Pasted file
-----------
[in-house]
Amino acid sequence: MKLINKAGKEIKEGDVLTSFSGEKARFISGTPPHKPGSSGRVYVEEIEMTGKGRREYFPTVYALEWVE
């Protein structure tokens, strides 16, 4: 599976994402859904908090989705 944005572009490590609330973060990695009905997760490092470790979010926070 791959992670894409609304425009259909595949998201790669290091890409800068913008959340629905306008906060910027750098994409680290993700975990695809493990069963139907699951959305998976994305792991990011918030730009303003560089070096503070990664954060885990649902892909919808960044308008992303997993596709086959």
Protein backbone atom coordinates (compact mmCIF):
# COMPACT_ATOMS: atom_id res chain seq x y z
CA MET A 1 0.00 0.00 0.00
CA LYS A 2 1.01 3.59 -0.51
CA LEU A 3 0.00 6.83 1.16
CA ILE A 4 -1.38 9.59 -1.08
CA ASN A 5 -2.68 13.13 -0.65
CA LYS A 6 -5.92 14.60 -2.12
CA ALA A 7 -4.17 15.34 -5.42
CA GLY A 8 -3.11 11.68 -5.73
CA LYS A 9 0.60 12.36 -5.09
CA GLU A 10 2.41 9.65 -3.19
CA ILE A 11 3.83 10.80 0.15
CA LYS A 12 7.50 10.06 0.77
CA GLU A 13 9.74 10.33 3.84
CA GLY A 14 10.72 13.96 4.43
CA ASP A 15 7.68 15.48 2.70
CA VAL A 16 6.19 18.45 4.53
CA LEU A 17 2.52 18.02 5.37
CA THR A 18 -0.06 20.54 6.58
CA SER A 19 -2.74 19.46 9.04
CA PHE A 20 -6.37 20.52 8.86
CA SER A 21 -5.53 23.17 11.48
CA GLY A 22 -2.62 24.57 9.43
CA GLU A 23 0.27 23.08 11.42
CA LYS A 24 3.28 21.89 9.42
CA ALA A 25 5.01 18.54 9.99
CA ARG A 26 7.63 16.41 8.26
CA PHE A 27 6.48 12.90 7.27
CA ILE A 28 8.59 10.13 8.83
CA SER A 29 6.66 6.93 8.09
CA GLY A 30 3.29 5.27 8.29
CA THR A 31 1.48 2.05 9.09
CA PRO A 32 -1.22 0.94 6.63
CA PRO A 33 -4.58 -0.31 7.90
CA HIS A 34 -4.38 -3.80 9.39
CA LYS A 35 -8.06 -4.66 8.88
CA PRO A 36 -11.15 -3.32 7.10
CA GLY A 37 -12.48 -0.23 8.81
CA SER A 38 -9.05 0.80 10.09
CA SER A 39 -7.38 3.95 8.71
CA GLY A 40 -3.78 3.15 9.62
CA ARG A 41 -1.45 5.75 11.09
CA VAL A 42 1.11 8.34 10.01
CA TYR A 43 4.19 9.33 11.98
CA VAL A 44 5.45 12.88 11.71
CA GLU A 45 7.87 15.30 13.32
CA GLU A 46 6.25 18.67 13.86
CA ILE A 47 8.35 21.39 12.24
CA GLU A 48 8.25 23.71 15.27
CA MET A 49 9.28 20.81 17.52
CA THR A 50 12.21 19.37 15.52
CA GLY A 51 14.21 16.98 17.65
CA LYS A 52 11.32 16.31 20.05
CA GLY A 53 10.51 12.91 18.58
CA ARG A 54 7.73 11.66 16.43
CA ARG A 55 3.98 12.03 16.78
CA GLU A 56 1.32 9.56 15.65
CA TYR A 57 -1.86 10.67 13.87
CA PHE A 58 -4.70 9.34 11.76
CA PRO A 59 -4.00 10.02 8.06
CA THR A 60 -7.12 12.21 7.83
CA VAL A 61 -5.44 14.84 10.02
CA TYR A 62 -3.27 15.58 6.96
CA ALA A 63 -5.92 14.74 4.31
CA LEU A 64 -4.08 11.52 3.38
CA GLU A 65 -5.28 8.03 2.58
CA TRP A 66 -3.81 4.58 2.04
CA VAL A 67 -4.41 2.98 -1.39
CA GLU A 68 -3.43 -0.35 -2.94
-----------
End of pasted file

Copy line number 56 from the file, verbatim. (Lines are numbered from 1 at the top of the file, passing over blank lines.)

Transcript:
CA GLY A 51 14.21 16.98 17.65